Taylor Sharpe as Jeff Graham: As Bruce Campbell’s #1 fan (in Gold Lick, Oregon mind you), Graham comes across as a fresh-faced teen whose faux- rebellion cannot mask the size of his heart. Cheesy? Yes. Bothersome? No. Sharpe may have a lot to learn as an actor, but his innocence shines enough to blind us of these otherwise obvious faults. Just when you’re thinking, “Oh God, were these actors even paid…” you catch yourself, and admit the kid does more with less than most kids his age ever could. Plus, he’s a Hell of a reminder for die-hard Bruce fans out there (who will flock to this film like geese to bread crumbs) about their reclusive teen years. Score: 6
Talking: Campbell still fires blanks when it comes to one-liners. Though this is part of the “charm” geeks everyone openly embrace, it’s hardly enough to warrant staying in your seat for the duration of the film (I went to the bathroom twice). That trademark-clenched jaw brings little to the table when the muscles are relaxed, and words are set free. Still, it’s not entirely on him. This is a script that could have been written by somebody from Gold Lick, Oregon, as it would require a menial I.Q. to complete. The token Brokeback Mountain jokes takes center stage of one of many moments that evoke sorrowful headshakes, and a collective grimace. Score: 3
Sights & Sounds: The special effects are surprisingly adequate. The film’s villain—Guan-Di, the Chinese god of war, is adorably scary. The fact that we know the gore he inflicts is no more than a slew of sight gags, rather than actual murder rampages, helps us suspend reality for nearly an hour and a half (not a minute too short). Score: 5
Best Scene: Not surprisingly, the best scene doesn’t involve gore, or Guan-Di, but the site of Bruce Campbell’s “welcome to Gold Lick” dinner. When Kelly is forced to be nice to Bruce, they engage in the quickest love story in cinematic history. After a crash course (literally) lesson in ballroom dancing, the two of them become an inseparable reminder that true love is different in the world of pretend.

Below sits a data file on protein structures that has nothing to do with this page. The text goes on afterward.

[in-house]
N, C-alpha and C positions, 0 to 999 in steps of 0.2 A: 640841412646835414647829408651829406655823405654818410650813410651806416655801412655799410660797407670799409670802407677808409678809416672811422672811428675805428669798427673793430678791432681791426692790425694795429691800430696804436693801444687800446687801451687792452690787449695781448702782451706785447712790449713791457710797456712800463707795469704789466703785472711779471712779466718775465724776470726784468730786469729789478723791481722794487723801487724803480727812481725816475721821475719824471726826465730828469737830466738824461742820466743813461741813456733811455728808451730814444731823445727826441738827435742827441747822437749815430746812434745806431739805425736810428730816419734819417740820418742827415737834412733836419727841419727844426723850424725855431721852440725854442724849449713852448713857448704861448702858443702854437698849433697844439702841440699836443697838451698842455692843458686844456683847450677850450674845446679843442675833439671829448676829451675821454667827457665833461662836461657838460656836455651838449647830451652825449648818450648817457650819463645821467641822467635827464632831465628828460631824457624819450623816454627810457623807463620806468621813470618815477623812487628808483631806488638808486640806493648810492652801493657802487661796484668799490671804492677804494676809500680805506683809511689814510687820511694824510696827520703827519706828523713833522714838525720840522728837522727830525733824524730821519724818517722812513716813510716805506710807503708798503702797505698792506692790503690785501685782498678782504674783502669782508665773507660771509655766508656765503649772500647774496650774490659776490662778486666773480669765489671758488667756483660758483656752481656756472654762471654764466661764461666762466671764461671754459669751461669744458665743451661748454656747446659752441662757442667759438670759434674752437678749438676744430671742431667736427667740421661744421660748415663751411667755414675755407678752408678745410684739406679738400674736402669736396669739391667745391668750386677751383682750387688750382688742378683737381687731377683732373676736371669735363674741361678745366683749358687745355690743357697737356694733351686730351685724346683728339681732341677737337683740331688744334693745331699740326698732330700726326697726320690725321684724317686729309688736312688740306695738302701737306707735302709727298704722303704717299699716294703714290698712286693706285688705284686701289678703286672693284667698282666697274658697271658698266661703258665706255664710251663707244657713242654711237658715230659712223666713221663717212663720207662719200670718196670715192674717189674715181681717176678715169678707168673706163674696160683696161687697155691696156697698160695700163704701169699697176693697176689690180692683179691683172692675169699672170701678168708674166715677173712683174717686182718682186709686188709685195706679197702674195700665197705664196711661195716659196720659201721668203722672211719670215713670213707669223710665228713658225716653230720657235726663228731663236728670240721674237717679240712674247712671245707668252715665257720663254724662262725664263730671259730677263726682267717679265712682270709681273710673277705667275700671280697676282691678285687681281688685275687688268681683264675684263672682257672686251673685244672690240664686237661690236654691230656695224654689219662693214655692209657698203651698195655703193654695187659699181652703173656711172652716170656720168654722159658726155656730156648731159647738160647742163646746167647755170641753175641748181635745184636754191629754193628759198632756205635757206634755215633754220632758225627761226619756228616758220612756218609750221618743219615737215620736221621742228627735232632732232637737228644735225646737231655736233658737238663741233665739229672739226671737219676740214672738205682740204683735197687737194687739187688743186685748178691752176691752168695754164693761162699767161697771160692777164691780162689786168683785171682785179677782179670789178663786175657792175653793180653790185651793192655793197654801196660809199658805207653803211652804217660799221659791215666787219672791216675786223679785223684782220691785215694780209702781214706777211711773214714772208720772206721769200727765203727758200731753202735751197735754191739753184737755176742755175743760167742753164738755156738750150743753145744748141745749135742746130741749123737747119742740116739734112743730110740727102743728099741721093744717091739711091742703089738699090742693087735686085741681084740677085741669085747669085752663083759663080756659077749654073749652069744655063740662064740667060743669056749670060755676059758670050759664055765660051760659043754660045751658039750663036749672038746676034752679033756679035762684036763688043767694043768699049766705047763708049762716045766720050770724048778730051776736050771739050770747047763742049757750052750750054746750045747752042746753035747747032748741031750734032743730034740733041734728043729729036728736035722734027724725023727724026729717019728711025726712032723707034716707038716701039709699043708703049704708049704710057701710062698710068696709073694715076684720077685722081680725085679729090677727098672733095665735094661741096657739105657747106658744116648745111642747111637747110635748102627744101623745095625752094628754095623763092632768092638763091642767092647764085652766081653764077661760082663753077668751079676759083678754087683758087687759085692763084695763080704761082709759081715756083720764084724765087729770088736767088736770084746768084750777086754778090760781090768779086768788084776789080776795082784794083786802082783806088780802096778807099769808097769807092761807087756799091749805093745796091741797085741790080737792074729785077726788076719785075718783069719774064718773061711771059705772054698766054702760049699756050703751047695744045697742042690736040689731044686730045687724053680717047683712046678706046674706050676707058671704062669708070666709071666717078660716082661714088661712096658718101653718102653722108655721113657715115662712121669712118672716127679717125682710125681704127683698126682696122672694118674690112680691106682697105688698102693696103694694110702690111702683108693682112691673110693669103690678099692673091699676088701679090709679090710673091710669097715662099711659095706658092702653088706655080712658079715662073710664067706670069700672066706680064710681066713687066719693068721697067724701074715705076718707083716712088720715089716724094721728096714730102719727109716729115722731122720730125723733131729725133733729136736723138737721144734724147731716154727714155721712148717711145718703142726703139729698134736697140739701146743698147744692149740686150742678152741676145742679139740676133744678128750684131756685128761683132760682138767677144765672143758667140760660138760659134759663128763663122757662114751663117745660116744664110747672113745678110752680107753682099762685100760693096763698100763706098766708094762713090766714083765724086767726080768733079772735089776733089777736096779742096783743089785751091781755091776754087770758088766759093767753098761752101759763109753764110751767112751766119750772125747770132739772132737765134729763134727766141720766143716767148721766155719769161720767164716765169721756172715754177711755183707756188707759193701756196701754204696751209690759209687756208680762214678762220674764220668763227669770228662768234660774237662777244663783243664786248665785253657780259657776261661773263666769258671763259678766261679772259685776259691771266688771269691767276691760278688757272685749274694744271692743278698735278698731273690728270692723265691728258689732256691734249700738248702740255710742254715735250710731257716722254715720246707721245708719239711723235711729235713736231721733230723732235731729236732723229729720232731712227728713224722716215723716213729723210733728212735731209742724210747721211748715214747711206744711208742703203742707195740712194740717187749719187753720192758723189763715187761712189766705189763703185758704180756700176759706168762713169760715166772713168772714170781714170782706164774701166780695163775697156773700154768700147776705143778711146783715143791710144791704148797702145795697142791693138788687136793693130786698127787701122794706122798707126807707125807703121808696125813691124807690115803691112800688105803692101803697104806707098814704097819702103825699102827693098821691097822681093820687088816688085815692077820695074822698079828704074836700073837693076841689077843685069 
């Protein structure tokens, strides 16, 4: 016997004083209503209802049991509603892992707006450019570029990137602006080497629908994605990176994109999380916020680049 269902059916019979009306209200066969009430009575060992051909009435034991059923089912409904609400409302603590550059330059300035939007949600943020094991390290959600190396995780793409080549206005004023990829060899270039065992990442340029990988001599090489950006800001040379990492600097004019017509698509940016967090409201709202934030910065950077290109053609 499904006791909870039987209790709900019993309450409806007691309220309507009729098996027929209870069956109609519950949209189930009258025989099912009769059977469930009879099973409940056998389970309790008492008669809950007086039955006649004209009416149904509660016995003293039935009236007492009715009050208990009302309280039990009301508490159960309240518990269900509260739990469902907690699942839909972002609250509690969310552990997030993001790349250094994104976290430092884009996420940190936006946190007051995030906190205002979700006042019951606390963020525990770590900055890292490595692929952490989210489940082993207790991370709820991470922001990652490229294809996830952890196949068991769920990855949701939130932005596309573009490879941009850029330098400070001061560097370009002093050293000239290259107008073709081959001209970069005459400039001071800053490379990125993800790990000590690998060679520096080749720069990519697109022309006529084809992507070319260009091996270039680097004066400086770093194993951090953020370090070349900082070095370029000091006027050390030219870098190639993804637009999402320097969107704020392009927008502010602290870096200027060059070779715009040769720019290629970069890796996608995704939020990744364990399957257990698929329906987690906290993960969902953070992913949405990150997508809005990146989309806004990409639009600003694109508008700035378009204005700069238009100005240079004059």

Ending: The three-ending format suits a film when its audience has so little invested in its outcome. Think Wayne’s World meets Choose Your Own Adventure for eight-year-olds.
Questions: How does Campbell’s career stay afloat? Answer: He gets minor roles in major films because he knows major people who knew him when he was a minor filmmaker from Detroit. No further questions.
Rewatchability: Don’t bother. This isn’t Evil Dead, or Army of Darkness. This isn’t even Xena: Warrior Princess. See it once, so you can say you did, and never look back.
If I ever have children, my first order of business will be to forbid them to have ridiculous heroes. I will also require them to provide me with the ticket-stubs from all films they attend throughout their formative years. Remember that scene in Back to the Future, when Loraine’s father (Marty’s grandfather) tells her that if she, “ever has a kid who acts that way,” he’ll disown her? This is what I will say to my kids if they ever insist on seeing a film like My Name is Bruce (the film will stand-in for Marty McFly). This may sound like a harsh criticism, but it’s the truth. I do get it. I understand that shtick is the foundation upon which Bruce Campbell’s career, and aura proudly stand. It makes sense. Just not to me. I guarantee there will be a lot of Birkenstock-wearing forty-somethings who will hate me for saying so, but I’m doing it anyway.
Final Score: 4/10